Human development has limited the migration habits of the elephant. They are found on the Island of Sri Lanka around the open grasslands, forested regions, open savannas, marshes, and lakeshores.

African Elephants

African Elephant, Loxodonta africana, bull, male, Addo Elephant Park, South Africa
African elephants are the world’s largest land animals!

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The adult African elephant grows between 8.2 and 13 feet tall, weighs in at 5,000 to 14,000 pounds, and will live up to 70 years. Larger ears, much like the shape of the continent they inhabit, are distinguishing features of the African elephant. Males and females grow large tusks with two finger-like parts that help them pick up things. 

The African elephant is the larger than its Asian counterparts; it is the largest animal on earth. Dwelling in Africa, these elephants find their homes in 37 countries. They use their trunks and tusks for communication and to handle objects. The large ears are used to radiate excess heat. Their tusks will grow their entire lifespan. 

African elephants also travel in herds. Mothers and their young will stay together for many years in a herd. The males will stay in loosely connected relationships at best. They prefer a solitary lifestyle. The African elephants are considered a threatened species due to fewer poachers seeking their ivory tusks and diminished food sources. There are currently between 400,000-500,000 African elephants in existence. 

There are two species of African elephants: the savanna, or bush elephant, and the forest elephant. 

#2 Largest Species: Forest elephant (Loxodonta cyclotis)

Forest elephant

The Forest subspecies of the African elephant are the smaller of the two subspecies. They have slightly smaller, oval-shaped, and their tusks are straighter, pointing downward. Maxing out at 8-10 feet and 2-5 tons, this elephant makes its home in the dense forests of Gabon, the Democratic Republic of Congo (DRC), Cameroon, and the Central African Republic in central Africa and Côte d’Ivoire, Liberia, and Ghana in West Africa.

This subspecies is considered critically endangered, having 60% of the population lost to poachers seeking their ivory tusks in the last ten years. It is difficult for the species to reproduce at a fast enough rate to compensate for this population loss because they don’t reach sexual maturity until they are 23 years old. It also takes approximately two years for gestation. Experts say it would take over 80 years to recoup the 60% loss, assuming the poaching stopped now.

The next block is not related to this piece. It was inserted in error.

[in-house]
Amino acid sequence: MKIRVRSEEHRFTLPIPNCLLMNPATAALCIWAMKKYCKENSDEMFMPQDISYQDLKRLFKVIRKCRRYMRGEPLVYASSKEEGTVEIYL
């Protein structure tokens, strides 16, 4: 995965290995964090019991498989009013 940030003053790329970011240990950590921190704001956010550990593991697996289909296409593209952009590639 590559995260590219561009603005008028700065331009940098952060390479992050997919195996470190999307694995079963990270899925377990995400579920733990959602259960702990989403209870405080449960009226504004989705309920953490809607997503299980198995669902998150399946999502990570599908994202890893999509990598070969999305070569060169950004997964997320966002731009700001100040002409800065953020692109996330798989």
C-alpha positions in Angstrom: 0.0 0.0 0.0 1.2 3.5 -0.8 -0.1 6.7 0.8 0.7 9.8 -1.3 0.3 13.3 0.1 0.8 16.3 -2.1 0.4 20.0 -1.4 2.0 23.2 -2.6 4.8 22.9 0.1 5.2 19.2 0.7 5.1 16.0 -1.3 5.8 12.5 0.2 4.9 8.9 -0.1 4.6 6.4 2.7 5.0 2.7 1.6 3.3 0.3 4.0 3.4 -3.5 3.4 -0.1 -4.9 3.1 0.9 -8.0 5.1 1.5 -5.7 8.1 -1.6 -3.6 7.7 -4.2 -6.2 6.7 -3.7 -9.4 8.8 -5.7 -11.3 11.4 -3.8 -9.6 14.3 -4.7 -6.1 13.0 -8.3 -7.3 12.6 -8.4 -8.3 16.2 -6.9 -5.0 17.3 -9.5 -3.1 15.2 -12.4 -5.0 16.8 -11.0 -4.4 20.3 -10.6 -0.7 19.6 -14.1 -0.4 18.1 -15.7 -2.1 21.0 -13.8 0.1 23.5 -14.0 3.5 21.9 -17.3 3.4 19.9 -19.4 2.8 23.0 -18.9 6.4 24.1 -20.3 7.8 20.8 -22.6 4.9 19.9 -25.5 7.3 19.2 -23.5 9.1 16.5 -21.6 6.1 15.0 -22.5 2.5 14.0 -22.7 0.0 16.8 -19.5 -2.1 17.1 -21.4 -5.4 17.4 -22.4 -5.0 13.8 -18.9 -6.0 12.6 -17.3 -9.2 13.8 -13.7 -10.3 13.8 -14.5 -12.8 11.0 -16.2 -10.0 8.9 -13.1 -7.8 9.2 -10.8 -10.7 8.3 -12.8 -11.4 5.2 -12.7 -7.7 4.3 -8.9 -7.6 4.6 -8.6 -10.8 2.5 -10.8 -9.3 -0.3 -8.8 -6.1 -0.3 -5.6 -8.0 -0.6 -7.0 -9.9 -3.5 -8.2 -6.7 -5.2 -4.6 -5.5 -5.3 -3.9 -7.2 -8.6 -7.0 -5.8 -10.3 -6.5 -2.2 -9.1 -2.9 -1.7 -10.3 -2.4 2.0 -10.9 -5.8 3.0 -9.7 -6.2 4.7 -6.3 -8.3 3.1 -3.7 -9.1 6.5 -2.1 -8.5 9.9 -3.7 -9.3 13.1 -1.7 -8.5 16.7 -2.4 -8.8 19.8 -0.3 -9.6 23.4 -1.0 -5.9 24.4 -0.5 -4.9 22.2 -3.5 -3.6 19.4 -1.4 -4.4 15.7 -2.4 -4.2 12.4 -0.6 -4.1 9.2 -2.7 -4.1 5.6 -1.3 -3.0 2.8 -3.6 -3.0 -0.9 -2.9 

#1 African Elephant Species: Savanna or Bush elephant (Loxodonta africana)

Dumbest Animals in the World: Elephants
Elephants are the largest land animals on Earth, and they’re one of the most unique-looking animals, too. With their characteristic long noses, or trunks; large, floppy ears; and wide, thick legs, there is no other animal with a similar physique.

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The larger of the two species of African elephants is the savanna elephant. Their larger ears and their legs distinguish them. The front legs of a Savanna elephant are longer than their back legs. The Savanna elephant calls eastern and southern Africa home, specifically Botswana, Tanzania, Zimbabwe, Kenya, Namibia, Mozambique, and South Africa

They also travel in family herds, with an average of 10 mothers and their young. The males follow along only during the mating season. Occasionally the herds will join together in larger clans of several hundred members. 

The savanna elephant has 40,000-120,000 muscles and tendons in its trunk and can lift 400 pounds. They will use their trunks to lift objects or suck water into the trunk, then blow it into their mouths to drink, or blow it on their backs to cool off. 

The male elephant will use their tusks for sparring with other males for mating rights, and the males with the largest tusks tend to sire more offspring. Poachers seek elephants with the largest tusks, so they get more ivory. As a result, the mating males have smaller tusks. The sad consequence is the offspring will have smaller tusks or not even have tusks. 

Bonus: The Largest Elephant on Record

“Henry” on display at the Smithsonian Natural History Museum

The largest elephant ever recorded is seen by millions of tourists annually. That’s because the specimen is in the rotunda of the Smithsonian’s Museum of Natural History!

The elephant has been named “Henry” and stands 13 feet tall. He was shot in 1956 in Angola and given to the Smithsonian Institute in 1959. With a weight of 24,000 pounds, Henry is the largest elephant ever recorded.

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Hey! Nice to meet you. In my work hours, I am a creative and sometimes technical writer, digital marketer, and website developer. My hubby and I have 7 children and 5 furry helpers - 3 dogs and 2 cats. In my "spare" time I like to go for nature walks, kayak, hula-hooping, and do volunteer work in the community. I value time to unplug from all technology in favor of playing board games and cards with my family. I enjoy reading and researching new topics. Thanks for reading!